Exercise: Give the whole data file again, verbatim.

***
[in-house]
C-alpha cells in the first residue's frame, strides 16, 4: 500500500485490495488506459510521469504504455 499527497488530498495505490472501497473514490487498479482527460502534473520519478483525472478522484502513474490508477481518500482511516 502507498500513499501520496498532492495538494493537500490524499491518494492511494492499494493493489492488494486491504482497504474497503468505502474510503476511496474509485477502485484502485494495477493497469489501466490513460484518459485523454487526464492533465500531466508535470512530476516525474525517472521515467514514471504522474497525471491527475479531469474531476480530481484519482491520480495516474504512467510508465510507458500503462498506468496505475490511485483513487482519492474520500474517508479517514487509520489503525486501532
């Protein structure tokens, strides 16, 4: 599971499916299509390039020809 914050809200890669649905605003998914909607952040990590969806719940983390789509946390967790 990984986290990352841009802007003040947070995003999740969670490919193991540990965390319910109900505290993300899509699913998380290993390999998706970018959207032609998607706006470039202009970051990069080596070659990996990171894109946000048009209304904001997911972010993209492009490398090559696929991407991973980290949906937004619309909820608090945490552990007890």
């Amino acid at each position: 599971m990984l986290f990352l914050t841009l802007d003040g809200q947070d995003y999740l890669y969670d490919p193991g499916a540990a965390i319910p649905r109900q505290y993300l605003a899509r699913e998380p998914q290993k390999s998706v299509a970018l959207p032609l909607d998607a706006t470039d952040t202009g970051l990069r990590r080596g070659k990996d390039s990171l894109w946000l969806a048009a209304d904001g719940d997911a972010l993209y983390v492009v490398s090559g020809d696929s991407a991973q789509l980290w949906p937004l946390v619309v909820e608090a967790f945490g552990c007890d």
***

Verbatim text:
[in-house]
C-alpha cells in the first residue's frame, strides 16, 4: 500500500485490495488506459510521469504504455 499527497488530498495505490472501497473514490487498479482527460502534473520519478483525472478522484502513474490508477481518500482511516 502507498500513499501520496498532492495538494493537500490524499491518494492511494492499494493493489492488494486491504482497504474497503468505502474510503476511496474509485477502485484502485494495477493497469489501466490513460484518459485523454487526464492533465500531466508535470512530476516525474525517472521515467514514471504522474497525471491527475479531469474531476480530481484519482491520480495516474504512467510508465510507458500503462498506468496505475490511485483513487482519492474520500474517508479517514487509520489503525486501532
């Protein structure tokens, strides 16, 4: 599971499916299509390039020809 914050809200890669649905605003998914909607952040990590969806719940983390789509946390967790 990984986290990352841009802007003040947070995003999740969670490919193991540990965390319910109900505290993300899509699913998380290993390999998706970018959207032609998607706006470039202009970051990069080596070659990996990171894109946000048009209304904001997911972010993209492009490398090559696929991407991973980290949906937004619309909820608090945490552990007890």
């Amino acid at each position: 599971m990984l986290f990352l914050t841009l802007d003040g809200q947070d995003y999740l890669y969670d490919p193991g499916a540990a965390i319910p649905r109900q505290y993300l605003a899509r699913e998380p998914q290993k390999s998706v299509a970018l959207p032609l909607d998607a706006t470039d952040t202009g970051l990069r990590r080596g070659k990996d390039s990171l894109w946000l969806a048009a209304d904001g719940d997911a972010l993209y983390v492009v490398s090559g020809d696929s991407a991973q789509l980290w949906p937004l946390v619309v909820e608090a967790f945490g552990c007890d």